Anger is as much a part of Jessica Jones' persona as her leather jacket and a bottle of whiskey. She's a powerful Marvel superhero, but her costume is less colorful spandex and more sarcasm, rage and heartbreaking vulnerability.
Season 1 of Jessica Jones introduced the titular character played by Krysten Ritter and dropped viewers into her world of dirty New York City apartments, late night private investigating and struggling to defeat a sadistic villain.
The long-awaited second season premieres Thursday on Netflix and pits Jessica against her own inner demons rather than a physical villain. Ritter is still ferocious as Jessica. Her sneers, snarls and eye rolls seem to have even more bite this time around.
With some serious pushing from best friend Trish Walker (Rachael Taylor), Jessica is forced to dig into her past to find the people who gave her superpowers and why.
It's an interesting choice for the show that's part of Netflix's Marvel universe, which mostly steers clear of rehashing origin stories in favor of pitting anti-heroes against shady villains and their own personal problems.
The result is a slow burn sophomore season with flashes of emotional intensity and heartbreaking insight into why Jessica is the way she is — super strong and super angry.
"I'm angry, and I'm not sure there's anything I won't do anymore," she says in one scene.
By the opening of Season 2, Jessica has already defeated some formidable enemies. Her most recent stint as part of the Defenders alongside Daredevil, Iron Fist and Luke Cage resulted in the destruction of an evil criminal organization. And two years ago in the critically acclaimed Season 1, she overcame the cruel mind control of Kilgrave (David Tennant) and killed him.
But as she learned after her tortuous time in the abusive hands of Kilgrave — who raped her and forced her to murder — there are massive gaps in her memory that need to be filled in order for her to fully understand her powers and eventually heal.
"Kilgrave isn't the only ghost inside your head," Trish tells her.
Those ghosts are the details surrounding the institutional torture and experiments that somehow gave her superpowers while she was in a coma following the horrific car crash that killed her parents and brother.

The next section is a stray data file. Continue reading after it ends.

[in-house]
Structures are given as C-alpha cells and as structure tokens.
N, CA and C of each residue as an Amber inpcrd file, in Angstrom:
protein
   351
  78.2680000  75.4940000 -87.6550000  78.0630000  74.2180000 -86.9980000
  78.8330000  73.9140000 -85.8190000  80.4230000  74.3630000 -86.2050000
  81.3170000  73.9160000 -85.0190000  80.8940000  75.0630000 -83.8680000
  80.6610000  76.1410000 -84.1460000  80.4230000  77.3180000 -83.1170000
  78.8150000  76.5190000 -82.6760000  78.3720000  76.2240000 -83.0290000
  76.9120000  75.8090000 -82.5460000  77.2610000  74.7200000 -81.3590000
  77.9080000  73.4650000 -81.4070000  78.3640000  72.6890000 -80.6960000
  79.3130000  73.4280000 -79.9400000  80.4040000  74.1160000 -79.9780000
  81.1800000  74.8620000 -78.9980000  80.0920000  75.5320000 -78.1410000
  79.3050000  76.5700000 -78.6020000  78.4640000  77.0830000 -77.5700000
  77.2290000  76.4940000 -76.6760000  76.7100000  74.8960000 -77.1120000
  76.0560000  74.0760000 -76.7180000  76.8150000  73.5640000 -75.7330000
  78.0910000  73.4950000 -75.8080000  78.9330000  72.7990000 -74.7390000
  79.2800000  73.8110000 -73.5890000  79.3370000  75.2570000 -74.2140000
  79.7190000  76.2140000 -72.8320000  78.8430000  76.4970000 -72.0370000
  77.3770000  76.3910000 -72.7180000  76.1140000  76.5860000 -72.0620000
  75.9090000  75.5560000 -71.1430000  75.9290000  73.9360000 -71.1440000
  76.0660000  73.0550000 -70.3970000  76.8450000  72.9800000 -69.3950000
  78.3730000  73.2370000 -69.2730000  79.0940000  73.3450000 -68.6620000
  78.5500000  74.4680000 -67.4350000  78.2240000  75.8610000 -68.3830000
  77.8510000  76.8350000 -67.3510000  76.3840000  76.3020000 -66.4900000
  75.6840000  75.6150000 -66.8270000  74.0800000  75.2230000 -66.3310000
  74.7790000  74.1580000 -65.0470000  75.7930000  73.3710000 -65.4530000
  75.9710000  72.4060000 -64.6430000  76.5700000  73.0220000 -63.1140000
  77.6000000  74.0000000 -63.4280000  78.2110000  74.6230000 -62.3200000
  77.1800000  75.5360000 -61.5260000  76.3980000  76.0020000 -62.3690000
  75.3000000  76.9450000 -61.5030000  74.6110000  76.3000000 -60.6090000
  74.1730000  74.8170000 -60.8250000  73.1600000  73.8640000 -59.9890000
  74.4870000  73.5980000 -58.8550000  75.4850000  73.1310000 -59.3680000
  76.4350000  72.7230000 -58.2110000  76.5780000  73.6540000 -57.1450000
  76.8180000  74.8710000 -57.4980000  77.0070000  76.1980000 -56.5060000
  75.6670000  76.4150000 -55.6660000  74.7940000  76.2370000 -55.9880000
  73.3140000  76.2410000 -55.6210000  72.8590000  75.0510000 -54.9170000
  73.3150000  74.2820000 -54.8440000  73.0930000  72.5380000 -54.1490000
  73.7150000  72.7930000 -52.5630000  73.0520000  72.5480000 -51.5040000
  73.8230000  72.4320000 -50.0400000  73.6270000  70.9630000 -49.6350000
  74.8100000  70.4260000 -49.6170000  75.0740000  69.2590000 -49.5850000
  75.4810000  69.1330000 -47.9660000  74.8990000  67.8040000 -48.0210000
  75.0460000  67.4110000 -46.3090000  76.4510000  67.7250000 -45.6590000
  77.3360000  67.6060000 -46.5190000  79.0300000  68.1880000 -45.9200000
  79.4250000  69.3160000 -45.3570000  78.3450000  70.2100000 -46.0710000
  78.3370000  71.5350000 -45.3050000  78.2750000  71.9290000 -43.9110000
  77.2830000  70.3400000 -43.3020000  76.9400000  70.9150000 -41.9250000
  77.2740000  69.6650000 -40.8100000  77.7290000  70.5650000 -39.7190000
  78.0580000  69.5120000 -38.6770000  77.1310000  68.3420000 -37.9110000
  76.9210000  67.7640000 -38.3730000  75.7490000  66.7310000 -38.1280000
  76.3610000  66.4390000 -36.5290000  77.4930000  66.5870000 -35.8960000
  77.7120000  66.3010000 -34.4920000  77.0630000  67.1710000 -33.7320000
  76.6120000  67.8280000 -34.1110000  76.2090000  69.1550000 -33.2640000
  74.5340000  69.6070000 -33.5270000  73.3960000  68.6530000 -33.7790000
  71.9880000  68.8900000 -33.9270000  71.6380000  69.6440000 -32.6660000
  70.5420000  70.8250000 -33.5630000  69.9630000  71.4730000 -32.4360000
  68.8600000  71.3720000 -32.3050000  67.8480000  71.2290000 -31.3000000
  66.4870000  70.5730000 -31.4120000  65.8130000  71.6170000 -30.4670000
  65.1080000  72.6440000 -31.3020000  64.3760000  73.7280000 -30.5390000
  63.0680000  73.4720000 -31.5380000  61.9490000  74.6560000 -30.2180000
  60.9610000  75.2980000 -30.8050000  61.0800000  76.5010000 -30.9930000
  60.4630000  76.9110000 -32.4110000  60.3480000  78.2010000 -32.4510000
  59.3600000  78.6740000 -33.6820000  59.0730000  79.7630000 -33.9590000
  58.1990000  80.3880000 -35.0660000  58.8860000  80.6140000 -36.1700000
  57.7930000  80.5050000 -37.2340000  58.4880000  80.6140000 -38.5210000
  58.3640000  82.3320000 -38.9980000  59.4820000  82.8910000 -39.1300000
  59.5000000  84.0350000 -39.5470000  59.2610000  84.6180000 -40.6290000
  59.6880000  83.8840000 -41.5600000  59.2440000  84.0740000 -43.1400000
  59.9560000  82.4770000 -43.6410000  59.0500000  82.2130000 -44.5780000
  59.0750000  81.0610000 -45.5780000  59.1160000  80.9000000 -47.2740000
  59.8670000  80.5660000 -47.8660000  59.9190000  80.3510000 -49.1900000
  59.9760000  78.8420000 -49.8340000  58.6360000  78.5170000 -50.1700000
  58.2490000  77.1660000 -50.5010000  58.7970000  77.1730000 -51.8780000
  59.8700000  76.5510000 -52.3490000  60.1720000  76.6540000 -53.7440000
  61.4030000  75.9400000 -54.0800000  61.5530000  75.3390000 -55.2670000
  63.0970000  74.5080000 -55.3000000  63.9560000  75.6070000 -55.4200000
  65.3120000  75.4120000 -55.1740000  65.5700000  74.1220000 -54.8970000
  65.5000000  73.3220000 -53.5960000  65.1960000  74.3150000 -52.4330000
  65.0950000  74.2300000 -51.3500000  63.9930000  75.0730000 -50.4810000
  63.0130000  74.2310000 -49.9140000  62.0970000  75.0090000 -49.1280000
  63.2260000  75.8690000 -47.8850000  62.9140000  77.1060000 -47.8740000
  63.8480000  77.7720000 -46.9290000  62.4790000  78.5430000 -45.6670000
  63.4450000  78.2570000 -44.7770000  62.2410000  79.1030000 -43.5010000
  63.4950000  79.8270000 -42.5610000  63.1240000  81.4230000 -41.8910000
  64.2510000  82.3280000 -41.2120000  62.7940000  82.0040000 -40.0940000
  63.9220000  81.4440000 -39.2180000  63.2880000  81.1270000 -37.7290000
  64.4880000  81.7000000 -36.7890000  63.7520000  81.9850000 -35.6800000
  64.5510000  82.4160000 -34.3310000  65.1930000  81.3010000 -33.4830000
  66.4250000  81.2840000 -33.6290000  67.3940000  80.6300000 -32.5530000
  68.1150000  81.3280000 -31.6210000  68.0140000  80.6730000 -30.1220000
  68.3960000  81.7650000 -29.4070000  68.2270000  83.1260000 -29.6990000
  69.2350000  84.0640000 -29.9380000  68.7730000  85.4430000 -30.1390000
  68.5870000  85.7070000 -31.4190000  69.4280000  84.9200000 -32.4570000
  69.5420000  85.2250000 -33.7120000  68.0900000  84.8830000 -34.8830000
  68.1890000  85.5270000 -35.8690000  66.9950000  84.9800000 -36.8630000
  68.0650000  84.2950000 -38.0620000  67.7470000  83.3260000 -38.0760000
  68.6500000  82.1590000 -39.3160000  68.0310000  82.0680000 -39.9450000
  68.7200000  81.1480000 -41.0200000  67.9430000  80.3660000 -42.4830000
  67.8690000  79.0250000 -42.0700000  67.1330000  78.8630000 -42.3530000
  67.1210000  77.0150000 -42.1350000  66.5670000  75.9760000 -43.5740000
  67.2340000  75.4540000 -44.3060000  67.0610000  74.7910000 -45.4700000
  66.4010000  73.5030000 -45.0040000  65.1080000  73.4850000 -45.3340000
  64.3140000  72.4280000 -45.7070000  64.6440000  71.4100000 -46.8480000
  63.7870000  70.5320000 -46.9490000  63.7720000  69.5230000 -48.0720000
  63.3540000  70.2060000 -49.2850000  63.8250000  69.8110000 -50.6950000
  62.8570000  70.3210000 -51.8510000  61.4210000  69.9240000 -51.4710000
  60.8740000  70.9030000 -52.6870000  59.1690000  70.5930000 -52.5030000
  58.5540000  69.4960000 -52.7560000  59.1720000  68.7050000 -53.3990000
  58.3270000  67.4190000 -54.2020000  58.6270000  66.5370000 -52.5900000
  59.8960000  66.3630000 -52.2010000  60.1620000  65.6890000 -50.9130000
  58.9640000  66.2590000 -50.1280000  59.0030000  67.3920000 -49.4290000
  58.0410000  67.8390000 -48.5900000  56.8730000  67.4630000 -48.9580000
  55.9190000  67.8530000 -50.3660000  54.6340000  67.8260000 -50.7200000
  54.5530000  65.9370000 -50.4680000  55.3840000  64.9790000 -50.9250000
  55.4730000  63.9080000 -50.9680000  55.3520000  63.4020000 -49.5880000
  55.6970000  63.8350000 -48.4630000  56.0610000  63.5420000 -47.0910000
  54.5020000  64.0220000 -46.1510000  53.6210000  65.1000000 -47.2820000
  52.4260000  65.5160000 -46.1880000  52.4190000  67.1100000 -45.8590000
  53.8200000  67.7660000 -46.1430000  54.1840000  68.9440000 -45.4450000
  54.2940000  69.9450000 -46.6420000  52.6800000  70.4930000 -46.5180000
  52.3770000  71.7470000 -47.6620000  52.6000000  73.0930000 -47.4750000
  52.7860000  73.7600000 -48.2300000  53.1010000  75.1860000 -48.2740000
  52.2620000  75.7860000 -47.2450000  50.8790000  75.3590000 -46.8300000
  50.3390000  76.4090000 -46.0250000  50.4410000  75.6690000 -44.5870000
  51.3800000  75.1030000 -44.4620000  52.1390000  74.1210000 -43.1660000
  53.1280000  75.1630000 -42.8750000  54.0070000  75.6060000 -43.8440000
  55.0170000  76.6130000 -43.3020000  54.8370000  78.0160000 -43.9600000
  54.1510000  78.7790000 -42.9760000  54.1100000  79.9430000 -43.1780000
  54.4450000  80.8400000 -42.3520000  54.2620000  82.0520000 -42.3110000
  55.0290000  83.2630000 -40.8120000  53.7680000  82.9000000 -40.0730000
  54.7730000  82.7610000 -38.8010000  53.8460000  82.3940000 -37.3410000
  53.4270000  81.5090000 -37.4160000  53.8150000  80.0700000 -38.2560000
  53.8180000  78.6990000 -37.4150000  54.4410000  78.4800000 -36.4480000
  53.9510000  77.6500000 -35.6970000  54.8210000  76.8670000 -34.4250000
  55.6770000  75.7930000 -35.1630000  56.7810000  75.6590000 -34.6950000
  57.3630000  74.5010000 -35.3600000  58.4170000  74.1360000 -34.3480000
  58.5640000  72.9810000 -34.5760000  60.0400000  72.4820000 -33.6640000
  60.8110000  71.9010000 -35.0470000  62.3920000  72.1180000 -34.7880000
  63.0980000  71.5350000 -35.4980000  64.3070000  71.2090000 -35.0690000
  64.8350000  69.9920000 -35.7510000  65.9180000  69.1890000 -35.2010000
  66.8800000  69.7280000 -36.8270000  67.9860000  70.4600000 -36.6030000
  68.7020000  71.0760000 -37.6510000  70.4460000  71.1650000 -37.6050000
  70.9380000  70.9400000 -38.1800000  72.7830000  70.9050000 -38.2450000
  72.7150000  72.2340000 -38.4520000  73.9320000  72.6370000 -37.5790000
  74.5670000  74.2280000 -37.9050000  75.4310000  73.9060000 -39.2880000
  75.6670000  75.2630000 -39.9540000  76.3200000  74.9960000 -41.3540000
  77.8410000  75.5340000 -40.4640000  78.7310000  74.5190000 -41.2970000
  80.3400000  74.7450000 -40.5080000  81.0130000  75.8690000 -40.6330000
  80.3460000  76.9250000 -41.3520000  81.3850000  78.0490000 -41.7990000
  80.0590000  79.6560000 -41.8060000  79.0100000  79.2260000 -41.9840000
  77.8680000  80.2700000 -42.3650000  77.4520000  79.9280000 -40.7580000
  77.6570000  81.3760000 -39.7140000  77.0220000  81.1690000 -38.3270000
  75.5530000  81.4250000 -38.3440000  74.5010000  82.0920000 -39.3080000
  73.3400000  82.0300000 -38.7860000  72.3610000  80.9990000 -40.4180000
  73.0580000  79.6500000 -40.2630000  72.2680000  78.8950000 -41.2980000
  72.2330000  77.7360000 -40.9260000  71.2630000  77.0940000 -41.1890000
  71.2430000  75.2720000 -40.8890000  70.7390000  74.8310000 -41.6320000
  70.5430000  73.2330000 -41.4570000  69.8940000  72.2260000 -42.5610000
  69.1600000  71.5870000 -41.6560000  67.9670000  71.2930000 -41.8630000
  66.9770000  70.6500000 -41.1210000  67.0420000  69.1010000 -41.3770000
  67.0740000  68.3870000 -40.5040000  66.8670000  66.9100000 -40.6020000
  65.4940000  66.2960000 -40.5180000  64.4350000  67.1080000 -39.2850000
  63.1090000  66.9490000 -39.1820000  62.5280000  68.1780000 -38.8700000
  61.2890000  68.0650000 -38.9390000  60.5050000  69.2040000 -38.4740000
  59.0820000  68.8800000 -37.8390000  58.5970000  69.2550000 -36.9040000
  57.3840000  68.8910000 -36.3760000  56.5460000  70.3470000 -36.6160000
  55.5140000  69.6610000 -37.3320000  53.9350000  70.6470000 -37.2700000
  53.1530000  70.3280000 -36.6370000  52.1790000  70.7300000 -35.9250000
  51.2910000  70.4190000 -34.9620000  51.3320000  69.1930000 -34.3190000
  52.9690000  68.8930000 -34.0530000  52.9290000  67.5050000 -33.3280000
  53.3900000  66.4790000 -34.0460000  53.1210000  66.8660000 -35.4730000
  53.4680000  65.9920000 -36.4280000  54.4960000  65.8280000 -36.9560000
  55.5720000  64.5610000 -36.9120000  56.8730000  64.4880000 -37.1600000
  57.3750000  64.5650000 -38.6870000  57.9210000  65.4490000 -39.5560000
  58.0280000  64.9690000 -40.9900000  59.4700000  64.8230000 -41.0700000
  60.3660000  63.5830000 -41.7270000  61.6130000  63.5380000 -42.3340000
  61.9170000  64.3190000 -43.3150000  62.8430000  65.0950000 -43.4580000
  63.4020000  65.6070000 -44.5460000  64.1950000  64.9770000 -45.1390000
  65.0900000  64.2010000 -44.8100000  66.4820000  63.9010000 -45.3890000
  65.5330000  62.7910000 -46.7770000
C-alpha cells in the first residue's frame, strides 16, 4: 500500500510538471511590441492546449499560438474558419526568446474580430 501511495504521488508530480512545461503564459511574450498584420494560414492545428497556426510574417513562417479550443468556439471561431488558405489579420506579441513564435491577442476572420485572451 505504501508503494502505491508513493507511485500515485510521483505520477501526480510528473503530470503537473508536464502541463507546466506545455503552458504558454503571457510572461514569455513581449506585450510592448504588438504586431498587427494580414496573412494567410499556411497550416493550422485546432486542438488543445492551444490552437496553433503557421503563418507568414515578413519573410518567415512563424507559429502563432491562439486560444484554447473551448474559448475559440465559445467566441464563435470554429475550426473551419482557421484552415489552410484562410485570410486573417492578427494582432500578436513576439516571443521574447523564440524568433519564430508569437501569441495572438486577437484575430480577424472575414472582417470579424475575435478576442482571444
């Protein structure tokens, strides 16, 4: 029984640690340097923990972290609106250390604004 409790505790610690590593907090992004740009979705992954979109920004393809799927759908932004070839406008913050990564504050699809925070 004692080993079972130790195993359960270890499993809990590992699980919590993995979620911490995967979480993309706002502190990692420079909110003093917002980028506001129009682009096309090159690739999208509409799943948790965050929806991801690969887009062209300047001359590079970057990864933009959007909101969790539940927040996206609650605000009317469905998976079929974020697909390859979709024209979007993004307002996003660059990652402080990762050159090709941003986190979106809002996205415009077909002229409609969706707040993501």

In the five episodes sent to critics, an intriguing mystery takes shape related to mysterious organization IGH and its history of human experimentation.
All eyes are on Jessica and Trish, but the new season is peppered with more time spent with lawyer Jeri Hogarth (Carrie-Ann Moss) and Jessica's PI assistant Malcolm (Eka Darville). At least during the first five episodes, their personal lives fail to make an impact on the overarching story. The same goes for the new characters: rival PI Cheng (Terry Chen), Jessica's wary superintendent (J.R. Ramirez) and Trish's journalist boyfriend (Hal Ozsan).
Speaking of Trish, her story continues to be dragged down by her clunky stardom and the toxic relationship with her mother. She takes more of a leading role in the investigation of Jessica's past, but there's still no hint to her becoming the yellow spandex-wearing Hellcat like she does in the comics.
Netflix continues to pack its Marvel lineup with increasingly complex and relatable characters. But it continues to stretch their stories into 13 episode-season when they'd be better contained to 8-10.
While starting at the same glacial pace as the first season, Jessica Jones picks up some steam in the fourth and fifth episodes. There's a mysterious new character that just might be the key to everything. Jessica actually a grows a bit by checking her own knee-jerk violent tendencies and going to anger management.
Confronting her anger and trauma and learning to accept her past may not be the juiciest superhero story to come out of Marvel, but it's what makes Jessica Jones' second season a solid addition.
Contact Chelsea Tatham at [email protected] Follow @chelseatatham.
Jessica Jones Season 2
3 a.m. Thursday, Netflix